Val Kells Book Cover

A comprehensive guide book to coastal fishes

She is currently working on the Pacific coast version which will include close to 800 species and will be published in the spring of 2016. These comprehensive books are used in classrooms, labs, and on boats by students, scientists, and nature lovers. “I love when people send me photographs of themselves on a boat with a fish in one hand and my book in another,” she says. Kells says her work is ongoing and she will unlikely run out of subjects to illustrate.

Kells’ research is meticulous and each illustration can take up to a full day to complete. She works from her studio in Virginia with the support of an extensive network of associates and colleagues across the country.  She begins with a preliminary pencil drawing to ‘work out the kinks’ paying close attention to the morphology of the species from the number of scales to the placement of fins. When she is satisfied, she transfers the drawing to watercolor paper and begins to paint. “I go into a Zen mode at this point. I turn on some Bruce Springsteen and paint until it’s done.”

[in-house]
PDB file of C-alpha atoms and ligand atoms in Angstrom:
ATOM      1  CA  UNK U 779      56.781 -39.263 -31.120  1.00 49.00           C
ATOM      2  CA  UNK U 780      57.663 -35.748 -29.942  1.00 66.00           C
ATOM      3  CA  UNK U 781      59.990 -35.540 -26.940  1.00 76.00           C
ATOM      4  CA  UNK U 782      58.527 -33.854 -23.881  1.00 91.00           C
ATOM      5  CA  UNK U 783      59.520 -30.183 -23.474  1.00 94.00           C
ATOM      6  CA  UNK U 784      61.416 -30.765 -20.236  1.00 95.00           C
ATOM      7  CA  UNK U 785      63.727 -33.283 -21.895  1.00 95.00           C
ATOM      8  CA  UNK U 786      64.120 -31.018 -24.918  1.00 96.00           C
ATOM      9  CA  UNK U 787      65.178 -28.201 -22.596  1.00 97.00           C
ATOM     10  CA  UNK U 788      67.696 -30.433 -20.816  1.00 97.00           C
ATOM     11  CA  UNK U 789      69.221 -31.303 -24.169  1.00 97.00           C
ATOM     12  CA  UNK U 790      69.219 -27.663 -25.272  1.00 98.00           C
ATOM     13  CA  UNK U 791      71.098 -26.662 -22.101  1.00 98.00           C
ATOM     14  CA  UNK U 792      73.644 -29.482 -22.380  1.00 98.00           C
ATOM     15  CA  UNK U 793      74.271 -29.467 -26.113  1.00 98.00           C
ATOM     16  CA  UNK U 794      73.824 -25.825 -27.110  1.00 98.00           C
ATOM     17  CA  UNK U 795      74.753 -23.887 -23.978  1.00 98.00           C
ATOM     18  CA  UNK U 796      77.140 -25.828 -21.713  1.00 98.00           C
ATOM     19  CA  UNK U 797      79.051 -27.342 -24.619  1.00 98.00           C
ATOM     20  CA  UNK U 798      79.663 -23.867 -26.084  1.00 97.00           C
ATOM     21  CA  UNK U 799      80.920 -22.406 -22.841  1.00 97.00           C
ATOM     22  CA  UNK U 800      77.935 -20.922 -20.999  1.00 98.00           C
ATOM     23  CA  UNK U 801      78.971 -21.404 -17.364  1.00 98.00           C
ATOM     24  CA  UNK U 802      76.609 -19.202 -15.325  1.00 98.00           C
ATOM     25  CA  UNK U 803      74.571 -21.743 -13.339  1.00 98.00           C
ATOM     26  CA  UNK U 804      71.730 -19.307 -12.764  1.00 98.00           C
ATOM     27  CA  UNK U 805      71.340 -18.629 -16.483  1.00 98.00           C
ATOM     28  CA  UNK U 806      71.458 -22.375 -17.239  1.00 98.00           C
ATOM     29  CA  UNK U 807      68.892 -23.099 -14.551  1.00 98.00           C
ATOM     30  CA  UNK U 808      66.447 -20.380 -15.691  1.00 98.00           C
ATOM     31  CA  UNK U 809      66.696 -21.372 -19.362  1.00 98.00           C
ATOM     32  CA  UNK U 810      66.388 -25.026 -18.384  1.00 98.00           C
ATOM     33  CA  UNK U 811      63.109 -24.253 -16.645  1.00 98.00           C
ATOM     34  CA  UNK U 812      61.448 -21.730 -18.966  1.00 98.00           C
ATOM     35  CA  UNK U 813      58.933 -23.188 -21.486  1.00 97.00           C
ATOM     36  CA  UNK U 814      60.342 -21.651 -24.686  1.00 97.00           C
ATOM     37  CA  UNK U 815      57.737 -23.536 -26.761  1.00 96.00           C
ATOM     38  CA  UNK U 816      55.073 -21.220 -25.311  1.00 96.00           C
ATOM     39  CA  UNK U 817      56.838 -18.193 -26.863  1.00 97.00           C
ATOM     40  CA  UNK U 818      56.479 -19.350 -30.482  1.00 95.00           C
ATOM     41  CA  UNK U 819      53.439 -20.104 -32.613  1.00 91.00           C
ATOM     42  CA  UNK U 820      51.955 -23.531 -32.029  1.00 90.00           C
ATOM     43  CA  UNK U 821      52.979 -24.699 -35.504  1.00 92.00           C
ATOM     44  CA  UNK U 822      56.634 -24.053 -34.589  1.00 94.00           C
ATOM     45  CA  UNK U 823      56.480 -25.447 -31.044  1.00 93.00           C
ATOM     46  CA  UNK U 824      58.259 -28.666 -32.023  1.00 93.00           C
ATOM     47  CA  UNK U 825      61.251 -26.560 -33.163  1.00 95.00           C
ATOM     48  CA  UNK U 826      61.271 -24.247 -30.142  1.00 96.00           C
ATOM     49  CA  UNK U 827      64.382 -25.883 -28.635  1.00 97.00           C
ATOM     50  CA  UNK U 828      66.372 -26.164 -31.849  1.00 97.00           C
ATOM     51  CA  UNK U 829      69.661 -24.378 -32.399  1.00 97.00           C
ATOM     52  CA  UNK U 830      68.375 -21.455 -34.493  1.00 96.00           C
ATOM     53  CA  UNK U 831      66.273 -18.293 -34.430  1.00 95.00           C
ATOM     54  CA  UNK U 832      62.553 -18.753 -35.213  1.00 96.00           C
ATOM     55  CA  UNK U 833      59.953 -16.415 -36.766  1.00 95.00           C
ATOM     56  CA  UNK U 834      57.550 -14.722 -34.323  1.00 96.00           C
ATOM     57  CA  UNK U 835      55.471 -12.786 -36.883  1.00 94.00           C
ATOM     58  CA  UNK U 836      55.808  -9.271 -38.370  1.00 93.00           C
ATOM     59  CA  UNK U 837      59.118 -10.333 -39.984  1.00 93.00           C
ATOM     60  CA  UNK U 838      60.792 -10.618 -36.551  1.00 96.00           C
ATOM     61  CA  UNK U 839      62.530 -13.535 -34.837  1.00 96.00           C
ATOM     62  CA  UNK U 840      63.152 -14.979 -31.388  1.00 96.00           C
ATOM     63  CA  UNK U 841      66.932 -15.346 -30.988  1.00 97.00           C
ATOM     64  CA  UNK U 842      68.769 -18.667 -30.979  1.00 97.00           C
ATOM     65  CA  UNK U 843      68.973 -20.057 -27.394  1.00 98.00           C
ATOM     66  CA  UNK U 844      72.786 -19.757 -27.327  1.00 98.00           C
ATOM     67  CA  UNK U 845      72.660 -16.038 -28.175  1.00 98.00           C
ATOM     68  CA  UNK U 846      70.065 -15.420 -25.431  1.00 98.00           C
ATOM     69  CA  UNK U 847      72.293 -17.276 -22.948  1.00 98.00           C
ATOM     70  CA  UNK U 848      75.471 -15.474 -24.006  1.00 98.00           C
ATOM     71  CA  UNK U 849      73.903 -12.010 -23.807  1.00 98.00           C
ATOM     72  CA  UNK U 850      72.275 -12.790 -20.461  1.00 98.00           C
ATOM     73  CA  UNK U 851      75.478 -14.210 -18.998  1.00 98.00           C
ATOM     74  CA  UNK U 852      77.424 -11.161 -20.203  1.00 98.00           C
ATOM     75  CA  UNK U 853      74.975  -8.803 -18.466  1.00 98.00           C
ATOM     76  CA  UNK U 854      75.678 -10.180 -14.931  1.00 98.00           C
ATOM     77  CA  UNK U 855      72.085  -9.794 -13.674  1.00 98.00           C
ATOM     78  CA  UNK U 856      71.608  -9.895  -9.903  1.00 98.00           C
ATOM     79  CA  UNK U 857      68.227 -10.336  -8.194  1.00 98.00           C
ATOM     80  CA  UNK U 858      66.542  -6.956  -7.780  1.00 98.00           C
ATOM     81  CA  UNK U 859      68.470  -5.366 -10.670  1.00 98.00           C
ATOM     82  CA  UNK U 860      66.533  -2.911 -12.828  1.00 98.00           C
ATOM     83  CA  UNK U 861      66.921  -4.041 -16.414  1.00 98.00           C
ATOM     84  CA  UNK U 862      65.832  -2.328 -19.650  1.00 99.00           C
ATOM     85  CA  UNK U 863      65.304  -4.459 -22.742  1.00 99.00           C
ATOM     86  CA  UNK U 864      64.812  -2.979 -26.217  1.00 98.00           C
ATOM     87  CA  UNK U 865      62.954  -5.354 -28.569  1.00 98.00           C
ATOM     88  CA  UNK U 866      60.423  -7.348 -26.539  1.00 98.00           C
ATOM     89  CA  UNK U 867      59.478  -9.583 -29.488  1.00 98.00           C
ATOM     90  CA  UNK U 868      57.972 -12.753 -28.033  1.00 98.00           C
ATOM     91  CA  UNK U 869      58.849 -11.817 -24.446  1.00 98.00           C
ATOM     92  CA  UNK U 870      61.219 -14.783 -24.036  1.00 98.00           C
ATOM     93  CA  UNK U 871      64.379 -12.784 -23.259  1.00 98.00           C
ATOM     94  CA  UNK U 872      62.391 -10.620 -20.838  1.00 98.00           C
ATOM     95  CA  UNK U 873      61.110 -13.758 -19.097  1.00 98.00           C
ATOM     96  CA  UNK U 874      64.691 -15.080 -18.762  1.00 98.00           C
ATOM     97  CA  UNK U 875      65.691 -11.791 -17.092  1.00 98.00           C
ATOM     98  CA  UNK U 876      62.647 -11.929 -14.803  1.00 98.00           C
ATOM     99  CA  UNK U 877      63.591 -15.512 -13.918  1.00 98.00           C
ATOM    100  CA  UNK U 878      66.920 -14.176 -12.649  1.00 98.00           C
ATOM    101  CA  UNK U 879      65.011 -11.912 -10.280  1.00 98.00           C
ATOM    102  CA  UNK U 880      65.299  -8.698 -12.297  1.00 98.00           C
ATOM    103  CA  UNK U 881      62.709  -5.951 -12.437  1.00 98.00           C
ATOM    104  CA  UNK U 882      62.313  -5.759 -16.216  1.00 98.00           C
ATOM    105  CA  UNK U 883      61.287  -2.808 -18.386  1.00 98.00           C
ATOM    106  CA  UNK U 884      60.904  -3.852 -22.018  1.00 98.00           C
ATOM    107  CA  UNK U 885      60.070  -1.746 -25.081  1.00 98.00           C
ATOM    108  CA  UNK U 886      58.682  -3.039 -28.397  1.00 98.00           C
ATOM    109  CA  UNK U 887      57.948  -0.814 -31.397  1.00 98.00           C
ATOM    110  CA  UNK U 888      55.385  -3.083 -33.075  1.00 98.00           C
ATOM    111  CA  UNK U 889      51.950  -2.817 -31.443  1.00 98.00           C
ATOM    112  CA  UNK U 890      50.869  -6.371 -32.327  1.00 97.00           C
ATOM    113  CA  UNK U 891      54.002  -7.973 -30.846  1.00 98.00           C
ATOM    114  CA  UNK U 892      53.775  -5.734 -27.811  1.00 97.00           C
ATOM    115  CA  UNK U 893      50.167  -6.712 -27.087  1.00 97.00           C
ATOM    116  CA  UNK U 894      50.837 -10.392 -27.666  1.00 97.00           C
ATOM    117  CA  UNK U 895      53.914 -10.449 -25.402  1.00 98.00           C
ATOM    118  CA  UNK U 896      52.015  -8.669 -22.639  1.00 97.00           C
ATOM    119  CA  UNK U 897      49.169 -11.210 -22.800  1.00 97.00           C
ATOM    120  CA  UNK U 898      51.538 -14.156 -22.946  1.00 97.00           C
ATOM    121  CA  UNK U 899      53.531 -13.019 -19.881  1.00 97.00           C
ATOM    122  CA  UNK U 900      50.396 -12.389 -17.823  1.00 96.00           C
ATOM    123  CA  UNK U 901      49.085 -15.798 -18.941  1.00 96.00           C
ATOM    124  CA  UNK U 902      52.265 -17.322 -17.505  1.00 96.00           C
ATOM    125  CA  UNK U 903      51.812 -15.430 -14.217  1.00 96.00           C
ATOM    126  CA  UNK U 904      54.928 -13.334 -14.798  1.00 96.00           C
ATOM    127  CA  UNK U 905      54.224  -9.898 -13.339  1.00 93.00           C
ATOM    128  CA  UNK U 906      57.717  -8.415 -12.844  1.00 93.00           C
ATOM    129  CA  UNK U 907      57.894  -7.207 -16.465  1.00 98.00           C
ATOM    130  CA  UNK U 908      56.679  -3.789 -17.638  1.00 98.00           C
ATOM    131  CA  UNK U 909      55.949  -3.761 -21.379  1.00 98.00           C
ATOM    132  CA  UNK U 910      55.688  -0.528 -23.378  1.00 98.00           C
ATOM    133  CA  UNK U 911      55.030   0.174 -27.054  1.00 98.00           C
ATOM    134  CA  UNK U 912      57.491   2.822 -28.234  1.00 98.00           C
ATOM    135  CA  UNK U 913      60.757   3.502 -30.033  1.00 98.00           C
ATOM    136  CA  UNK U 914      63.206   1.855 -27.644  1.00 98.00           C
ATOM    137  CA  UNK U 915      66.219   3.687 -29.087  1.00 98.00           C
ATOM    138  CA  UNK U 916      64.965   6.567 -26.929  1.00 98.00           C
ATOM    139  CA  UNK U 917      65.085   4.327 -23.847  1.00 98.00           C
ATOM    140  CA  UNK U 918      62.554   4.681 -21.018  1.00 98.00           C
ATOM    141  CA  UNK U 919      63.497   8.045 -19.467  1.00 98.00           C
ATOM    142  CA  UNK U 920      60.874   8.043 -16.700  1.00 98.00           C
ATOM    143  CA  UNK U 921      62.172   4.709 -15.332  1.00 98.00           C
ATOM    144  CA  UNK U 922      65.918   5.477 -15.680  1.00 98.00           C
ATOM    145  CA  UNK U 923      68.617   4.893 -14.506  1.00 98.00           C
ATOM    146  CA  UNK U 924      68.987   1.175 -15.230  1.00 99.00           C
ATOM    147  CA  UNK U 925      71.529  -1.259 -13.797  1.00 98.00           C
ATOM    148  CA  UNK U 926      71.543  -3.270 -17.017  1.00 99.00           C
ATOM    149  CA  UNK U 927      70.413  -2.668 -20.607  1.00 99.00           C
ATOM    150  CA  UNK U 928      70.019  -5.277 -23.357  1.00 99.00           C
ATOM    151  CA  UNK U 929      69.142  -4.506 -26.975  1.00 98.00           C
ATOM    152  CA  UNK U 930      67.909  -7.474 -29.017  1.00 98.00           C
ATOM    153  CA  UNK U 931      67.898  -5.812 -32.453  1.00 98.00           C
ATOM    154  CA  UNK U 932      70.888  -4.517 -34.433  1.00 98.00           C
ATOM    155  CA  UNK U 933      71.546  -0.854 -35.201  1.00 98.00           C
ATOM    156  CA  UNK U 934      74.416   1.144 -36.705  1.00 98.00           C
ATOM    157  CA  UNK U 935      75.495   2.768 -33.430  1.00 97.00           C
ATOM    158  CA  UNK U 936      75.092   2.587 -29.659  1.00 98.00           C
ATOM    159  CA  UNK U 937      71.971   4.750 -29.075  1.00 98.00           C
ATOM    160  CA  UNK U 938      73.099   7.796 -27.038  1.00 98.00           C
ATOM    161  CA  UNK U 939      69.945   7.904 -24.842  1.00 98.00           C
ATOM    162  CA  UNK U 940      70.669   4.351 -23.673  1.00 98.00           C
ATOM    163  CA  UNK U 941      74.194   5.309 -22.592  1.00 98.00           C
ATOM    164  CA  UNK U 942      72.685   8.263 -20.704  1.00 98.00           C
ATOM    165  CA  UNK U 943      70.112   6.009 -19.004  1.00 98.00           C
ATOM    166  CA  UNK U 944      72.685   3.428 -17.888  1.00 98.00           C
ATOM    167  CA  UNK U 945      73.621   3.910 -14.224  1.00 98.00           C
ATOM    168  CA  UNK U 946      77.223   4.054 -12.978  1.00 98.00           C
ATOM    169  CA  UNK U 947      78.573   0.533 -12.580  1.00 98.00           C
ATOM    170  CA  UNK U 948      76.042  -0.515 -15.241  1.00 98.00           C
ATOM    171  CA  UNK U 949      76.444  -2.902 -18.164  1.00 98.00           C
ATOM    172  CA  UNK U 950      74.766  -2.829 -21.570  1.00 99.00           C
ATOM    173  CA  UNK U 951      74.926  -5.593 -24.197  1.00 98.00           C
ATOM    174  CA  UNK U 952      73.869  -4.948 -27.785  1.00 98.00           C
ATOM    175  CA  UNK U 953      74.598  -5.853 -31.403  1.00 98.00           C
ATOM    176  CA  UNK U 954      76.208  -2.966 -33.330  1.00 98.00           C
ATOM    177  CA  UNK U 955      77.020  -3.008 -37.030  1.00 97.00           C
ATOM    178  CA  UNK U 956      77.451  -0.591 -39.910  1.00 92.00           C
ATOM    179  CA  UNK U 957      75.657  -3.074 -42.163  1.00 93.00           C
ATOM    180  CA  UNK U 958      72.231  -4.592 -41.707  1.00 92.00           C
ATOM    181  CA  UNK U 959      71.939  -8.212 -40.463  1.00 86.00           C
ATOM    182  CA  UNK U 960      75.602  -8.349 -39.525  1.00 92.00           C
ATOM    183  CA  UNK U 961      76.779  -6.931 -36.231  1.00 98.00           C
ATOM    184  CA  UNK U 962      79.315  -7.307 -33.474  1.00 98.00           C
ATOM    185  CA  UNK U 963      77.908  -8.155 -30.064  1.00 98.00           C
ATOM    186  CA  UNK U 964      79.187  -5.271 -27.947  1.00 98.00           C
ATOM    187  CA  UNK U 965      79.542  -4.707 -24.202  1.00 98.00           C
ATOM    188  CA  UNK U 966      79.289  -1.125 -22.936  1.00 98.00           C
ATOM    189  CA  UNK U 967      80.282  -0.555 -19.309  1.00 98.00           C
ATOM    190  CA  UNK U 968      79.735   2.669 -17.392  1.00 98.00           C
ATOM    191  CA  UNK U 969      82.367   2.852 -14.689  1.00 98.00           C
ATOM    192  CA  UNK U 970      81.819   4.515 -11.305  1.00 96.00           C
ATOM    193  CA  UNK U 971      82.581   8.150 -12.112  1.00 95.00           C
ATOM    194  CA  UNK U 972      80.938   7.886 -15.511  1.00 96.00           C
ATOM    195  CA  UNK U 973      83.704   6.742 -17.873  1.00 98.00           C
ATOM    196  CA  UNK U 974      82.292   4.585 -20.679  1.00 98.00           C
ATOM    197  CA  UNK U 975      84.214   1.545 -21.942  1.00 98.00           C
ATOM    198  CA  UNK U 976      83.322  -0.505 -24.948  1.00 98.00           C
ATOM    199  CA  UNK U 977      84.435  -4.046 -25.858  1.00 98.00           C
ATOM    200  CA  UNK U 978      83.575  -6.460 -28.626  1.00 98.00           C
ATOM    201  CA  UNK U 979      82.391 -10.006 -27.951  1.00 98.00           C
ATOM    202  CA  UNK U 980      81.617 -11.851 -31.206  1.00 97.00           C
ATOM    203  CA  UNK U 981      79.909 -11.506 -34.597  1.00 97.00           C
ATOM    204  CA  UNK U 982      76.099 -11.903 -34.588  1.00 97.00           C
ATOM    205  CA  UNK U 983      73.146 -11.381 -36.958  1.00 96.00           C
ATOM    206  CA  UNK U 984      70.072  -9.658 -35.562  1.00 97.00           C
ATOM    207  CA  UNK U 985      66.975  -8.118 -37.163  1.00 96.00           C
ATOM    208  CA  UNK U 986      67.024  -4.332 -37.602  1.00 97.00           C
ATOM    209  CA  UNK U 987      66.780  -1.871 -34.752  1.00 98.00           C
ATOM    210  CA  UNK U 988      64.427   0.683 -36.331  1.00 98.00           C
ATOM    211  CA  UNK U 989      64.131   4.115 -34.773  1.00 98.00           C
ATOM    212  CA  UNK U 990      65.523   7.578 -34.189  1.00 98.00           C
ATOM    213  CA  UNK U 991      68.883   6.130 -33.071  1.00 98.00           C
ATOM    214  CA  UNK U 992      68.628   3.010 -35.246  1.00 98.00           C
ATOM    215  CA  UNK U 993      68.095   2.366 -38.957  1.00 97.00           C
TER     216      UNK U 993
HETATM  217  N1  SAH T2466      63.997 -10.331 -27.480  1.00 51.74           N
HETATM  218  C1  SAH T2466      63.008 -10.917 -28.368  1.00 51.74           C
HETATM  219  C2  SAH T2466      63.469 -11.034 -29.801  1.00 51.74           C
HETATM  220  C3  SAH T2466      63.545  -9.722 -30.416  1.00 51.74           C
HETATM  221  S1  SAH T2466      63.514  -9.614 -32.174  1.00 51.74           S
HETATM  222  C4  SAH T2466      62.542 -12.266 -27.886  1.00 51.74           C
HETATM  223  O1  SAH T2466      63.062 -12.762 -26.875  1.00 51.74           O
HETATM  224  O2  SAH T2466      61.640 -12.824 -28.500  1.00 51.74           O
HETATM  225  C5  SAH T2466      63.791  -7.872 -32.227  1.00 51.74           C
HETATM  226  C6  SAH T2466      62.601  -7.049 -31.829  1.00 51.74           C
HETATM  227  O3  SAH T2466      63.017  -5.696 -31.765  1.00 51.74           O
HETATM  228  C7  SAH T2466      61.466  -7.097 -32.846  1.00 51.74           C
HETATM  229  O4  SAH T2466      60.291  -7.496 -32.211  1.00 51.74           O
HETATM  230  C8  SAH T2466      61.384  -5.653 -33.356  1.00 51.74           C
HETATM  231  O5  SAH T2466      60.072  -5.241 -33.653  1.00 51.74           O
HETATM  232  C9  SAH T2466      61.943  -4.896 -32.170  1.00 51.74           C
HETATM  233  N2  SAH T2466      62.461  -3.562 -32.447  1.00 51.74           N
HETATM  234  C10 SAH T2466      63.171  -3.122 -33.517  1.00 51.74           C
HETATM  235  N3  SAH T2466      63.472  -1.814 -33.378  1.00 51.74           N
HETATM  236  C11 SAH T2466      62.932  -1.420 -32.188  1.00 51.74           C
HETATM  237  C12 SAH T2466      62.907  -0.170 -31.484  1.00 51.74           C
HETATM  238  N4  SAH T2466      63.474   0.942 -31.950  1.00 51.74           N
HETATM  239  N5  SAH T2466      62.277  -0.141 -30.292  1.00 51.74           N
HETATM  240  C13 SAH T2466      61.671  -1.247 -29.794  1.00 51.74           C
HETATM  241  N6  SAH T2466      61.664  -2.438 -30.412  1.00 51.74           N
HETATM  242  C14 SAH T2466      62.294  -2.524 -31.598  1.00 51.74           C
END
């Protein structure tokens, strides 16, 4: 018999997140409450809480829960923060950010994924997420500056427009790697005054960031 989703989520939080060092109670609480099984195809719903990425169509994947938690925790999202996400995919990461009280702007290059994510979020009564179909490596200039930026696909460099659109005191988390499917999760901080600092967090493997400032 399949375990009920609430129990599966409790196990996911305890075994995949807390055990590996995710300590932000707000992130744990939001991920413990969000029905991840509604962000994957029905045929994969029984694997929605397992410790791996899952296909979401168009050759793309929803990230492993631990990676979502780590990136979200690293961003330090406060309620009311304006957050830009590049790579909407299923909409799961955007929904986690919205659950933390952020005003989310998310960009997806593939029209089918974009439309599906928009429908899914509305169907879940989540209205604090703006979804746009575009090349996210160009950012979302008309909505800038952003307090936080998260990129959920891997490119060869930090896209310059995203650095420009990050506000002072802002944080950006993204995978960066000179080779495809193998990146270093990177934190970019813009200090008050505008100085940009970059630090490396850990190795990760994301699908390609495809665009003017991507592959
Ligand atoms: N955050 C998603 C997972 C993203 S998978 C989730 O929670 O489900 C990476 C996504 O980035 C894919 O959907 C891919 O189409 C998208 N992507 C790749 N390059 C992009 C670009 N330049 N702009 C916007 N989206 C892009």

Kells began drawing as a very young girl in Rye, New York, and studied art throughout high school. “I also had a deep love of the natural environment from the time I was young. And when my parents sent me to a summer camp in the Florida Keys, I decided that I wanted to be a marine biologist,” she adds. After studying Marine Biology at Boston University, she transferred to UC Santa Cruz in 1983 and ‘fell upon’ the (then) newly established Science Illustration Program where she was able to combine her two loves: art and science. One of her first clients was the Monterey Bay Aquarium and since then she has worked with over 25 aquariums and museums around the country including the Florida State, Long Beach, and North Carolina aquariums. Kells also worked for our own South Carolina Aquarium when it first opened.